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"Justified in Jesus, or Hampered by Hypocrisy?"

Jan.17, 2016 Galatians (1:11-2:10) 2:11-21


What's a prime reason people give for not coming to church? They often object, "The church is full of hypocrites." They've been burned by churchgoers who are less than perfect (as we all are); churchgoers whose actions do not match up with their professed beliefs. The gap between life and lip.

In 2013, Barna Group researchers surveyed 718 self-identified Christians from a variety of denominations to find to what extent their actions and attitudes lined up with those of Jesus. The study found only 1 in 7 Christians (14%) holds Christ-like beliefs and also acts in Christ-like ways. [see infographic] The percentage was a bit higher amongst evangelicals - 23% or nearly 1 in 4. That means 3/4 of evangelicals DON'T have both Christlike attitudes and actions!

The root for the word "hypocrisy" occurs twice in Galatians 2:13 referring to Peter and several others in the early church at Antioch: "The other Jews joined him in his hypocrisy, so that by their hypocrisy even Barnabas was led astray." John MacArthur comments, "This Greek word refers to an actor who wore a mask to depict a mood or certain character. In the spiritual sense, it refers to someone who masks his true character by pretending to be something he is not." In this case, Peter and companions pretended to espouse the Good News of Jesus' grace, but acted more like Jewish legalists.

A hypocrite has no integrity, no consistency, they say one thing but do another. They may appear one thing on the outside, but underneath they're different.

In any great forest one may find many huge trees. They tower above other trees and appear to be the very picture of strength and maturity. But loggers sometimes won't even bother to cut down these huge trees. One might wonder, "Why leave them? After all, a tree that big must contain 2 or 3 times the amount of lumber as a smaller tree." The reason is simple: huge trees are often rotten on the inside. They're the hollow trees that children's picture books show raccoons living in. And THEY are the trees that are often blown over in a strong windstorm because, while they appear to be the picture of strength, in fact their hollowness makes them weak. That's the essence of hypocrisy - appearing strong on the outside when really the condition on the inside is hollow and rotten.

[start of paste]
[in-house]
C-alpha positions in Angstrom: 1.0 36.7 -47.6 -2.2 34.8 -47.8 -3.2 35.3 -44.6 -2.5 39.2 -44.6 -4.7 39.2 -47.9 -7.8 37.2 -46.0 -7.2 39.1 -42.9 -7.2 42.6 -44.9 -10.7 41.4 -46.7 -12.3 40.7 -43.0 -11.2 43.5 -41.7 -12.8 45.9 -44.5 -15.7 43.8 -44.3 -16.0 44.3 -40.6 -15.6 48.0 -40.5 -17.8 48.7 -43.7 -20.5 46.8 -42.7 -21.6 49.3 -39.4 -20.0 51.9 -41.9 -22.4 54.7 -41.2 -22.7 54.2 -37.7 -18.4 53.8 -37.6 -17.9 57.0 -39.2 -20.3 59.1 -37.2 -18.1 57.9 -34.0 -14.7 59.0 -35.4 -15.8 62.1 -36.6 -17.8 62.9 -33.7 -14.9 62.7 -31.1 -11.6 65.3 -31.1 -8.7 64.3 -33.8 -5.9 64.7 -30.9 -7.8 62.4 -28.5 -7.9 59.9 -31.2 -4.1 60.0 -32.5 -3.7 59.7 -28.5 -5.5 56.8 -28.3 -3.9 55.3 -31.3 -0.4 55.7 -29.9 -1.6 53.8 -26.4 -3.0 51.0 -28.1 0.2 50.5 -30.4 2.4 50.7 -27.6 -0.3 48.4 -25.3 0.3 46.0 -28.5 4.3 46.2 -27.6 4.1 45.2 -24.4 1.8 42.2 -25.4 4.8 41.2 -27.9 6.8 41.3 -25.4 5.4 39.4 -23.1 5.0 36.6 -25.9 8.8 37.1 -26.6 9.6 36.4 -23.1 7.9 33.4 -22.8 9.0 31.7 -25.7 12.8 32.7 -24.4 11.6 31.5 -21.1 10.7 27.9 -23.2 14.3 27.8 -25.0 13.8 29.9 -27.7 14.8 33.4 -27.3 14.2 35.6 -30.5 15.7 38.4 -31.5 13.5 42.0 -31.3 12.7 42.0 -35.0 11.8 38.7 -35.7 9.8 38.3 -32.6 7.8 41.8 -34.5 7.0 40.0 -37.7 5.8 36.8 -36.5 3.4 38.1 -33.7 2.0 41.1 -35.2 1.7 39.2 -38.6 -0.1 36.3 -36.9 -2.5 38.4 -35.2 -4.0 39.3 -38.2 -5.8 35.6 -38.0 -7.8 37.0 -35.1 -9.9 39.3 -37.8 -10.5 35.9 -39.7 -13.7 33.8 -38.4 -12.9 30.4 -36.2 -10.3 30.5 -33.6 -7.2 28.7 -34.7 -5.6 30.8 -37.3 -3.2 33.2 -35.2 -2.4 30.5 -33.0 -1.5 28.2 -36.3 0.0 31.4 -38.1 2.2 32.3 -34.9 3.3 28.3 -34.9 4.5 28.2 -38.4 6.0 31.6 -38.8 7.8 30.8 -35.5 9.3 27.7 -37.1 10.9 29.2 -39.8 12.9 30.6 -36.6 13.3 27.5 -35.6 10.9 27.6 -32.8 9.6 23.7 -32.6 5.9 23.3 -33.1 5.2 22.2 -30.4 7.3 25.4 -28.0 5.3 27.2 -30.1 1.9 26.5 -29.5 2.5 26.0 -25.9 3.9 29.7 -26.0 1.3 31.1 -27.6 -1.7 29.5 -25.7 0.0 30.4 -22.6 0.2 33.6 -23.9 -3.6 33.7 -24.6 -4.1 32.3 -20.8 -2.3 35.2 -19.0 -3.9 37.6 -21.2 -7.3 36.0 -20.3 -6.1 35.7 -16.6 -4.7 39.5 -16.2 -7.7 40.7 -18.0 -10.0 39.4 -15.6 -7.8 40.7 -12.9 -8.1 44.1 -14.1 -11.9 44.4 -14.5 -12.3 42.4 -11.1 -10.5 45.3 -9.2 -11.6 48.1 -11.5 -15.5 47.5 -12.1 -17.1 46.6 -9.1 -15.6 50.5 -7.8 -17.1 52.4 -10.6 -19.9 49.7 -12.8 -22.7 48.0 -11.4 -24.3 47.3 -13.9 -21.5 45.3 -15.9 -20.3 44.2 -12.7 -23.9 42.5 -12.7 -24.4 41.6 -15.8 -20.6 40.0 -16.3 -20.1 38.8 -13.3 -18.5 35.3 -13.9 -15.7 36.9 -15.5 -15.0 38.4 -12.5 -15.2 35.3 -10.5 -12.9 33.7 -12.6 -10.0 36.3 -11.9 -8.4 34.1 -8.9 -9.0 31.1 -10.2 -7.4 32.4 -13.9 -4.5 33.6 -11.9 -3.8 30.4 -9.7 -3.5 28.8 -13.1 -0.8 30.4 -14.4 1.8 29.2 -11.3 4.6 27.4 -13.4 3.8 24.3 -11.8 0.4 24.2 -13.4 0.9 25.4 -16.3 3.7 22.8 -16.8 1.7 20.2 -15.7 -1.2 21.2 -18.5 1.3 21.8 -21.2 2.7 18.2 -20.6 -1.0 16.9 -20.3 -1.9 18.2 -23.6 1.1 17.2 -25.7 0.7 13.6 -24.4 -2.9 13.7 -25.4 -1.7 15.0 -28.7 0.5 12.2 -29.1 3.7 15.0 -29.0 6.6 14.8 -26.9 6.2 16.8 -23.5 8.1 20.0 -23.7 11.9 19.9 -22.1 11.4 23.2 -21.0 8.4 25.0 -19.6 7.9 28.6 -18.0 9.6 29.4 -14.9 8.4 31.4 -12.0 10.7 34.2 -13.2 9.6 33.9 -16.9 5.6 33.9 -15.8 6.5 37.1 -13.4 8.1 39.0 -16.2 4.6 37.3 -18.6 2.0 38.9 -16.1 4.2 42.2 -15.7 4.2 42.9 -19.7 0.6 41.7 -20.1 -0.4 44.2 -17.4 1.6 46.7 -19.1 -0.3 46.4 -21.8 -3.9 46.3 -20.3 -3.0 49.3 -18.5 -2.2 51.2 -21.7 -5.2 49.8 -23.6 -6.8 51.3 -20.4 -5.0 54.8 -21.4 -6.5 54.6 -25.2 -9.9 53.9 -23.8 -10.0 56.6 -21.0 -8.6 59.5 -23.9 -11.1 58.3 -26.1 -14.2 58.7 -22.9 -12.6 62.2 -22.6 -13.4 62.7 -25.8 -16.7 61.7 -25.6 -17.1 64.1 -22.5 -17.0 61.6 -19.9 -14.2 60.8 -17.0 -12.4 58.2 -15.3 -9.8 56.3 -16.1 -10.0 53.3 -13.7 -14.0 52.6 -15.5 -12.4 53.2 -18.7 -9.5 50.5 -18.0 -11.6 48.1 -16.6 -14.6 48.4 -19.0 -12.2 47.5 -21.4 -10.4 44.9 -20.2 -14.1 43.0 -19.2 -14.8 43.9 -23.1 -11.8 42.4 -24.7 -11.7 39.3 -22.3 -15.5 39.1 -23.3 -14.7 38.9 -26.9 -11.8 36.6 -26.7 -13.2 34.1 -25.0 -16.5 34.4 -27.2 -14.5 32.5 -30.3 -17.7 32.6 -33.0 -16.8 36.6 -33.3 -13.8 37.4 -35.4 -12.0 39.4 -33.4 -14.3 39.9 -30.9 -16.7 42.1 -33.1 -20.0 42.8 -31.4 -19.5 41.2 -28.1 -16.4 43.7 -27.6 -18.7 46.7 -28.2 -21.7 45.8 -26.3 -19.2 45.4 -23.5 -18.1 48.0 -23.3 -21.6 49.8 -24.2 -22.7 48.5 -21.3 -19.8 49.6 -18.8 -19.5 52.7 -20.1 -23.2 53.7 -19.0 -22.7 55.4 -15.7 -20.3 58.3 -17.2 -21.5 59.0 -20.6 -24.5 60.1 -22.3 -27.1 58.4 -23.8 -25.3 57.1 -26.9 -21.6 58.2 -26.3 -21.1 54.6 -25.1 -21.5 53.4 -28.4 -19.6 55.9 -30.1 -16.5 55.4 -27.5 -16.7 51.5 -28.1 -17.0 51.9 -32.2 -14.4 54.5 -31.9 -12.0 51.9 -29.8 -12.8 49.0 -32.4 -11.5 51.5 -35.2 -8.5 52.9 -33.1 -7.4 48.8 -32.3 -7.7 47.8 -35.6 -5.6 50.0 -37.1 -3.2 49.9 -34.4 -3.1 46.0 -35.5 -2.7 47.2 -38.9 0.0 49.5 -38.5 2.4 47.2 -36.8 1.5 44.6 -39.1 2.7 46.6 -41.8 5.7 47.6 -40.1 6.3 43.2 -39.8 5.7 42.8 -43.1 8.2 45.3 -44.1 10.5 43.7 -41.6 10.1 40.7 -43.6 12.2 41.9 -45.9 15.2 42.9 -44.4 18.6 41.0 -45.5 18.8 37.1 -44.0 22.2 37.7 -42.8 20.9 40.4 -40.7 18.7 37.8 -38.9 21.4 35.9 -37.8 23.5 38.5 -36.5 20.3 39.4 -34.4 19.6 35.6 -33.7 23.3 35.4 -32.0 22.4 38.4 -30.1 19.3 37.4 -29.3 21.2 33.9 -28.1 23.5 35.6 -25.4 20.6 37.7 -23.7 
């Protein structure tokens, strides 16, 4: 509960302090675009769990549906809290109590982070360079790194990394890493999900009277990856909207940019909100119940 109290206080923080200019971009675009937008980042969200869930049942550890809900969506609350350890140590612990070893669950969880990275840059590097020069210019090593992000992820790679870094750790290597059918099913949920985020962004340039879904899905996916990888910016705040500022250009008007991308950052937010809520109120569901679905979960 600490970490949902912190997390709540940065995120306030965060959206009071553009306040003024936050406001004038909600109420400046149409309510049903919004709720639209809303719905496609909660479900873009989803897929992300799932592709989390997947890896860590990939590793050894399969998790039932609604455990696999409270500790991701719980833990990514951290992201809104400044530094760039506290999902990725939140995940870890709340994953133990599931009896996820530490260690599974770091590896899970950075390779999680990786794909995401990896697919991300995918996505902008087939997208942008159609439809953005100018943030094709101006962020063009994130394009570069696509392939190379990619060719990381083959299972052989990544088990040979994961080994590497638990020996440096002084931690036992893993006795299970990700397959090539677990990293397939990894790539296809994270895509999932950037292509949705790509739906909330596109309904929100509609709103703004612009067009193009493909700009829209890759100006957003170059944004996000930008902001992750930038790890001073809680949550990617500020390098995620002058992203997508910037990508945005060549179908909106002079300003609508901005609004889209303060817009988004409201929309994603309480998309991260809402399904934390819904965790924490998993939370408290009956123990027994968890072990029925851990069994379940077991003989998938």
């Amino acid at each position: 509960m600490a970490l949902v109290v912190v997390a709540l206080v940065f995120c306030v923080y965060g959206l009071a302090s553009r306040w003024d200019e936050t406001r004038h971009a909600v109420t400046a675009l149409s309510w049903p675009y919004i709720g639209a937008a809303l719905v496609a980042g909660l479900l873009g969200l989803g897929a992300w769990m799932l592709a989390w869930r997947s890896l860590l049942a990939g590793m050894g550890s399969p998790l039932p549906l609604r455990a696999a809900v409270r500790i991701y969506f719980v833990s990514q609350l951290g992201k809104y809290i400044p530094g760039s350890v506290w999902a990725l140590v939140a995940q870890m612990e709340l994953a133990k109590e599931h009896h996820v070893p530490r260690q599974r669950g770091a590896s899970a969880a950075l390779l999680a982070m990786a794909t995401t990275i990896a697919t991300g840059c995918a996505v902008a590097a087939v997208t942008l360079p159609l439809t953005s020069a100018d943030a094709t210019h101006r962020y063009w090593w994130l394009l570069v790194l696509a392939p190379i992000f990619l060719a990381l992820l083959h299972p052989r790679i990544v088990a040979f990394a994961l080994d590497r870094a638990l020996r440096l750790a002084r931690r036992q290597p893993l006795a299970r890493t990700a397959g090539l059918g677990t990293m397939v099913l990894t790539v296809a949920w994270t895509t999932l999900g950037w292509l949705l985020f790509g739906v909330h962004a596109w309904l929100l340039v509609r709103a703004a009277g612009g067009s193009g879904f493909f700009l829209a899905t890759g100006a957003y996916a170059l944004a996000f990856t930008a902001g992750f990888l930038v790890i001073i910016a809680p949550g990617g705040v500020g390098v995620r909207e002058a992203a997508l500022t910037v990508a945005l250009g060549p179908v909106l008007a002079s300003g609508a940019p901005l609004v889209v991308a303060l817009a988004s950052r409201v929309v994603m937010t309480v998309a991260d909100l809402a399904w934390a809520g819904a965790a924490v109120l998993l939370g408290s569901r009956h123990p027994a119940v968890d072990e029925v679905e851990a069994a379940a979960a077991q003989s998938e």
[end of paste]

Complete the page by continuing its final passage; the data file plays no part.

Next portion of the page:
In today's passage, we see how Paul holds fast the truth of the gospel in the face of intense pressure from many others to compromise and yield to the enslavement of legalistic traditions. He shows how genuine faith enables us to be thoroughly Christian, not just on the surface.


Last week, at the beginning of Galatians 1, we saw how Paul chided the churches for abandoning the true gospel for the heresies promoted by the circumcision party or Judaizers. He leveled with them, reminding them how Christ loved them and gave Himself for our sins (1:4).